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Marsha411JD, Attorney
Category: Legal
Satisfied Customers: 20400
Experience:  Licensed Atty, 29 yrs exp in the practice of law.
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I receive Social Security Disability benefits of about 1800/month.

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I receive Social Security Disability benefits of about 1800/month. My young children receive an additional 900/m. My oldest child is now 19 and has severe bipolar disorder and OCD. His condition caused him to fail college 2 years in a row. If the oldest son apply for disability benefits, would his benefits reduce his brothers'? In other words, would he share the 900 with his other 2 brothers or get a standalone disability payment? Thank you so much.

Thank you for the information and your question. Your son would likely have to apply for SSI, since he probably does not have enough quarters worked to qualify for SSDI. That would be totally separate from your SSDI, which I assume is what you are receiving. His benefit would be for him only and would not affect the benefit that your other sons gets.

You can read more about SSI eligibility at:

Please let me know if you need any clarification. I would be glad to assist you further if I can.
Customer: replied 4 years ago.

Thank you. I am asking about Social Security Disability not Supplemental Security Income. Here is the website:

Adults Disabled Before Age 22

An adult disabled before age 22 may be eligible for child's benefits if a parent is deceased or starts receiving retirement or disability benefits. We consider this a "child's" benefit because it is paid on a parent's Social Security earnings record.

The "adult child"—including an adopted child, or, in some cases, a stepchild, grandchild, or step grandchild—must be unmarried, age 18 or older, and have a disability that started before age 22.

Thank you for that clarification. Adding him might affect the amount that the other son's receive. In other words, regardless of his age, if you are going to add him, there is a maximum total amount the family can receive. I was thinking he would apply for his own benefits. This is what the rules say:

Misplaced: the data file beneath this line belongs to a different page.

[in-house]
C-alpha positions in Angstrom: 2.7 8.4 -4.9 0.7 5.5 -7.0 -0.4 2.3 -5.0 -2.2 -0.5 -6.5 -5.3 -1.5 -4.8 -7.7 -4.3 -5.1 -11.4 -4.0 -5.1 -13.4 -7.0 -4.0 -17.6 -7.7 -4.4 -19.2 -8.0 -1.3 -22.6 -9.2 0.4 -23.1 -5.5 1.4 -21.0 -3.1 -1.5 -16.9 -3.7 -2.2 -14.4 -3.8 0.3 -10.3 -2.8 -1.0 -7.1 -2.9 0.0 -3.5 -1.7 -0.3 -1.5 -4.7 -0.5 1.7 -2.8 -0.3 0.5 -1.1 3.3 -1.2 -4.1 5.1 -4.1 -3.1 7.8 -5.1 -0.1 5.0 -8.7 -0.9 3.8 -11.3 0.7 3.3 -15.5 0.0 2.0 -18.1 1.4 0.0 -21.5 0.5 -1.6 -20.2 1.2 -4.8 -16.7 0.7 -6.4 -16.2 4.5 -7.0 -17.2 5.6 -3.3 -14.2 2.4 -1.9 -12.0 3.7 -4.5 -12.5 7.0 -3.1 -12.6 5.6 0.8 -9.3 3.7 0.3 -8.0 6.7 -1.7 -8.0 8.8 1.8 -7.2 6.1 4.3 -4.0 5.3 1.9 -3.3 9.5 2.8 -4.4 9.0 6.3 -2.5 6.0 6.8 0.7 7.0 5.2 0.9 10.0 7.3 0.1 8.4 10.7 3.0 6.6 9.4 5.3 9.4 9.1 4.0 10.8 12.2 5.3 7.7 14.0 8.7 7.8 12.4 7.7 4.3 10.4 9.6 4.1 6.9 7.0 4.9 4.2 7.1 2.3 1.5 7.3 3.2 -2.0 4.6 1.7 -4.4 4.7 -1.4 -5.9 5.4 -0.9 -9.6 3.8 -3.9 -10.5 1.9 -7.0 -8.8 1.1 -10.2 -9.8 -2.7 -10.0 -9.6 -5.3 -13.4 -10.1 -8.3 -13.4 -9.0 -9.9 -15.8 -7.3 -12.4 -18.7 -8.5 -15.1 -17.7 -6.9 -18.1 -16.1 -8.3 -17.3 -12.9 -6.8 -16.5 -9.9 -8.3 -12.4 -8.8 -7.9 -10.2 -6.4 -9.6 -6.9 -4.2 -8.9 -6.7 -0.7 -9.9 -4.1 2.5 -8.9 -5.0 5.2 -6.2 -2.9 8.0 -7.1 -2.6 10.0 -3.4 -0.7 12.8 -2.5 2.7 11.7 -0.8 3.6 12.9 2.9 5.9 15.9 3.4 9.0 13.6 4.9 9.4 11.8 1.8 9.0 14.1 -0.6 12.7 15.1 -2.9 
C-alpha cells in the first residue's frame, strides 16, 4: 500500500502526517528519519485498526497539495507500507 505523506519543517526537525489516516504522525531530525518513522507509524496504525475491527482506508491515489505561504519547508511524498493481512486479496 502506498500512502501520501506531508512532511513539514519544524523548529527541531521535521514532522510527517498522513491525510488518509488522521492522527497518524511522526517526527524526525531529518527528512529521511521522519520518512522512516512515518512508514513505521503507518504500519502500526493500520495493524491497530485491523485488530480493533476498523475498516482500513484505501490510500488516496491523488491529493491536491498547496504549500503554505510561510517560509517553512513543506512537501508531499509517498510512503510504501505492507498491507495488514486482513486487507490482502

Maximum Family Amount

Each family member may be eligible for a monthly benefit of up to 50 percent of your disability rate. However, there is a limit to the amount we can pay your family.

The total depends on your benefit amount and the number of family members who also qualify on your record. The total varies, but generally the total amount you and your family can receive is about 150 to 180 percent of your disability benefit.

If the sum of the benefits payable on your account is greater than the family limit, the benefits to the family members will be reduced proportionately. Your benefit will not be affected.

Customer: replied 4 years ago.

This means that he may qualify for $300/m on my record, reducing what his 2 brothers get from 450/m to 300/m each.

Then if he has no other income or resources, he would qualify for SSI. How much is that? What is the income limit to qualify for SSI?

Thank you.

I can't give you dollar amounts for what he would receive or what the maximum household income is right now. The SSA would have to do an intake with all expenses, household income, etc. to come up with the decision if the family income is too high and if not what his benefit amount would be.

However, you can see a discussion of the SSI income issues by going to:
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